Uganda English policy being implemented by the Ministry of Education is failing the students it is meant to help. Factors such as resources available, dedicated teachers available and the time and attention allocated to students have not been fully considered. This has resulted in an imbalanced form of the education system.
English language policy is placing student in rural areas at a disadvantage when compared to urban areas. The English policy requires students in rural areas to use the dominant language in their community as the language of learning and teaching whereas English is taught as a subject in the first three years. After three years, the rural schools are then expected to switch to English as the language of learning and teaching.
These transitioning of languages in these areas is not working as intended, and although the policy may have been well-intentioned, it has negative effects.
Schools with no specific dormant local languages such as the ones in urban and suburban areas do not have to switch languages and by default they use English as the learning and teaching language from the first year they go to school.
Impact of the Uganda English policy
Research done in central Uganda’s rural Rakai district was able to examine the differences in the teaching practices of English. The research focused on the difficulties being faced by these students, the differences in mode of teaching of English in both the private schools and public schools and the opportunities available for English learners in rural schools.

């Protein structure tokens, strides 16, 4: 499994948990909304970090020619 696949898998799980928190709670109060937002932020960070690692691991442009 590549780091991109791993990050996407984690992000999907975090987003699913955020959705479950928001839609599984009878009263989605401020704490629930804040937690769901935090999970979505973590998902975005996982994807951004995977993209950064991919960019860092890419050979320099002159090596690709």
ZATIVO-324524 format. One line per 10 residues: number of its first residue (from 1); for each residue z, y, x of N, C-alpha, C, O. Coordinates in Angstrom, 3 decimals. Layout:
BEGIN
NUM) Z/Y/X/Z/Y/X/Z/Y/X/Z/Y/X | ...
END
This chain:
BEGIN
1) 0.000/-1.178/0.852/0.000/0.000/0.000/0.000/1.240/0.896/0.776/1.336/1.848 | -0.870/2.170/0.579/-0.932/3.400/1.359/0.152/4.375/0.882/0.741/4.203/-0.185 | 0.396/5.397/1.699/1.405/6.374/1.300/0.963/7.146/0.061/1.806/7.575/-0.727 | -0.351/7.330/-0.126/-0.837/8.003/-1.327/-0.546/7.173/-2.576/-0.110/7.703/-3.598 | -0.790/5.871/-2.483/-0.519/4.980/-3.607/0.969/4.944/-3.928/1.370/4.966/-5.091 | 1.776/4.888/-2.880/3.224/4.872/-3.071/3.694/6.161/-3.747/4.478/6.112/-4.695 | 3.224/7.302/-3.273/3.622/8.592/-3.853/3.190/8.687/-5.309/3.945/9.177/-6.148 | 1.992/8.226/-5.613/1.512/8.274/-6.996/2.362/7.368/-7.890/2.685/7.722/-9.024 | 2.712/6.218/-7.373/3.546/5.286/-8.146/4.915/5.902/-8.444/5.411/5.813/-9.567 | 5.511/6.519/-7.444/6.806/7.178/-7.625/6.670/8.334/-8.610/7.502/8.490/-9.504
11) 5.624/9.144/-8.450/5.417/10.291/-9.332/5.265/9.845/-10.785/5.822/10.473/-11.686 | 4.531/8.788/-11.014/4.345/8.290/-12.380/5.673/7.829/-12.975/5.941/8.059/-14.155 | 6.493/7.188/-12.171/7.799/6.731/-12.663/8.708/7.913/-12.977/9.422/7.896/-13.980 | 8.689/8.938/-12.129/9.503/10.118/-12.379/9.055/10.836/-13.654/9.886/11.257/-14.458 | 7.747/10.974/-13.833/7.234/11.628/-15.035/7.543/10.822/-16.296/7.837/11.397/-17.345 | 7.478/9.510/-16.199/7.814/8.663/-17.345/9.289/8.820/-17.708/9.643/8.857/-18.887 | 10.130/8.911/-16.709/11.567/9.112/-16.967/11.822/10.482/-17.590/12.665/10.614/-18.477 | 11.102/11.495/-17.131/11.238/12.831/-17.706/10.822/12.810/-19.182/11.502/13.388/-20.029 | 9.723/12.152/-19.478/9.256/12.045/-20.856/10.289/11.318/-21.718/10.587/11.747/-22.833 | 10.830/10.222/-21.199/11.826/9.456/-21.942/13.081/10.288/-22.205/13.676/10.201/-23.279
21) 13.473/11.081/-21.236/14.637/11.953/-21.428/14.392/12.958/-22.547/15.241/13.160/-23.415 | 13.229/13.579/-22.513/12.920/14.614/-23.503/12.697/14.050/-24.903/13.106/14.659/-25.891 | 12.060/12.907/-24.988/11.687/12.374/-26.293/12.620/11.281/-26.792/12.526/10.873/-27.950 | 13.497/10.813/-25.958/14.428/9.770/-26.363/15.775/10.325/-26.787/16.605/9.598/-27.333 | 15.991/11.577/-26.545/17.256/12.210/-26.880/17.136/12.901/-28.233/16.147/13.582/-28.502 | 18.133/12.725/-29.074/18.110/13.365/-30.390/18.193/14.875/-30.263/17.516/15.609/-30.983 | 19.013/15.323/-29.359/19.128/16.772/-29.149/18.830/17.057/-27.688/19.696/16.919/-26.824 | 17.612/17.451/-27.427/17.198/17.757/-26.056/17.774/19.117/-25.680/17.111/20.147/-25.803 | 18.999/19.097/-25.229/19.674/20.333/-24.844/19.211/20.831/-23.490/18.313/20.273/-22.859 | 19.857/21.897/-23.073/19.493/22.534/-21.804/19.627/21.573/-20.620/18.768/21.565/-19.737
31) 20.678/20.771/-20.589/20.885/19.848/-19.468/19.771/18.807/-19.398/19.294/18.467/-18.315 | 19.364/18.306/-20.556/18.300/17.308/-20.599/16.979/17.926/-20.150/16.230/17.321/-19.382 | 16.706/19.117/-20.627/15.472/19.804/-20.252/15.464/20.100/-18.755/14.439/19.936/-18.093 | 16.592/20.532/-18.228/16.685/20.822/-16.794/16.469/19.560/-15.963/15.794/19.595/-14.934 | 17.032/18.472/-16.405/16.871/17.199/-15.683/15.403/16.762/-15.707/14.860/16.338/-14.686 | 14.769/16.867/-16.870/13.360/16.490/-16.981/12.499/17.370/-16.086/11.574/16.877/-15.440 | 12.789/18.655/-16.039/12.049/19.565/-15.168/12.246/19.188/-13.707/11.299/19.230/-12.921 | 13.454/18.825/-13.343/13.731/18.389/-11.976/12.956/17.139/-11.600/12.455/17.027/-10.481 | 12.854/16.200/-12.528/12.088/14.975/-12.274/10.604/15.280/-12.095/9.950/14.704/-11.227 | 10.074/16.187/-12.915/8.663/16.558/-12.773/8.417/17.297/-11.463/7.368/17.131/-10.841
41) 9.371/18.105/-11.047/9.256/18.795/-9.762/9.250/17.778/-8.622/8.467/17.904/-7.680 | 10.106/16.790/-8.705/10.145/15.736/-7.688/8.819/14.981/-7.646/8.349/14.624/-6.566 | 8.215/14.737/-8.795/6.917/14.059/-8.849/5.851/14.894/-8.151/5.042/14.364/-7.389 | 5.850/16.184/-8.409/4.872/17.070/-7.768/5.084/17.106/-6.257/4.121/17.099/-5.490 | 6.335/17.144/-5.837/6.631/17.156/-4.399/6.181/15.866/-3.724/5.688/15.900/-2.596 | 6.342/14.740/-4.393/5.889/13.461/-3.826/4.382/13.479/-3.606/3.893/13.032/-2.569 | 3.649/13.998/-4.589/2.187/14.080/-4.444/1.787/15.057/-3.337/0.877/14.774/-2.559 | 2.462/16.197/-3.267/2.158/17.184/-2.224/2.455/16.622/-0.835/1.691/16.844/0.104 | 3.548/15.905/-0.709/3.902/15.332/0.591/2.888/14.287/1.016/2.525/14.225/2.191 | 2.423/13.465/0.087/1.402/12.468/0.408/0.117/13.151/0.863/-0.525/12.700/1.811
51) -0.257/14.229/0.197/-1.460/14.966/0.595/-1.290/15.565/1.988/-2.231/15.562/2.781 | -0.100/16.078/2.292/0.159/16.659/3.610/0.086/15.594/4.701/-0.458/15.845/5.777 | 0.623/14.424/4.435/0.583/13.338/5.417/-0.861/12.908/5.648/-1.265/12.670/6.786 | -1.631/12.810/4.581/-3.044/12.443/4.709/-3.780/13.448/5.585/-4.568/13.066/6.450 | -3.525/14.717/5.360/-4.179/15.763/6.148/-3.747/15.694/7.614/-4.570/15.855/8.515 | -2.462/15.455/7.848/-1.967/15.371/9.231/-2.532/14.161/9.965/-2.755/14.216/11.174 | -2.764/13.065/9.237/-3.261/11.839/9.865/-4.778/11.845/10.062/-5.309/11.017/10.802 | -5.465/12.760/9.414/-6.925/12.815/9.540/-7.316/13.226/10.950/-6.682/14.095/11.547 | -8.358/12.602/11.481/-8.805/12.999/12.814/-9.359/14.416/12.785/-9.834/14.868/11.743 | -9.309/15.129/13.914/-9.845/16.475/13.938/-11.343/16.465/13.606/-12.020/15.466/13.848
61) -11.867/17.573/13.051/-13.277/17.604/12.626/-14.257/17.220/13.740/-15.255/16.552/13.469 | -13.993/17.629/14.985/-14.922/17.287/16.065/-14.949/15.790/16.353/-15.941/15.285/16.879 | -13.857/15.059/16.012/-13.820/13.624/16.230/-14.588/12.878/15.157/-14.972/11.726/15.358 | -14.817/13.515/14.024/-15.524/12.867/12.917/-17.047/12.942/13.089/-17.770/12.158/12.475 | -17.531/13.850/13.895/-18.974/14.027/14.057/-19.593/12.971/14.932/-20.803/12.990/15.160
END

The research was able to determine that learners in rural areas had difficulties in reaching the required vocabulary levels set out by the ministry and curriculum, English learning was also a difficult language to learn when the schools were under-resourced and understaffed.
There was also the problem of how private and public schools approached the teaching of the language.
Private schools were dedicating more time to teaching the English language than public schools. An example is a fact that for private schools, a normal English period lasted for around 40 minutes to an hour. This was not the case in public schools, which only lasted to about 30 minutes.
Teachers in public schools also were more likely to be late while attending classes and absent compared to teachers in private schools. This means that the quality of learning in rural public schools, therefore, was not up to par with the set standards by the curriculum.
Solutions to the Uganda English policy
The Ugandan government, therefore, has to reconsider how it approaches the education system especially its languages. The policy of teaching a local language, though well-intentioned has had consequences in the efficiency of how learning is done.
The government also needs to hire qualified teachers to implement the Uganda English policy, provide materials for learning, ensure that schools are not understaffed or under-resourced and also make sure that the new curriculum will be pupil-centered where student needs are given the first priority.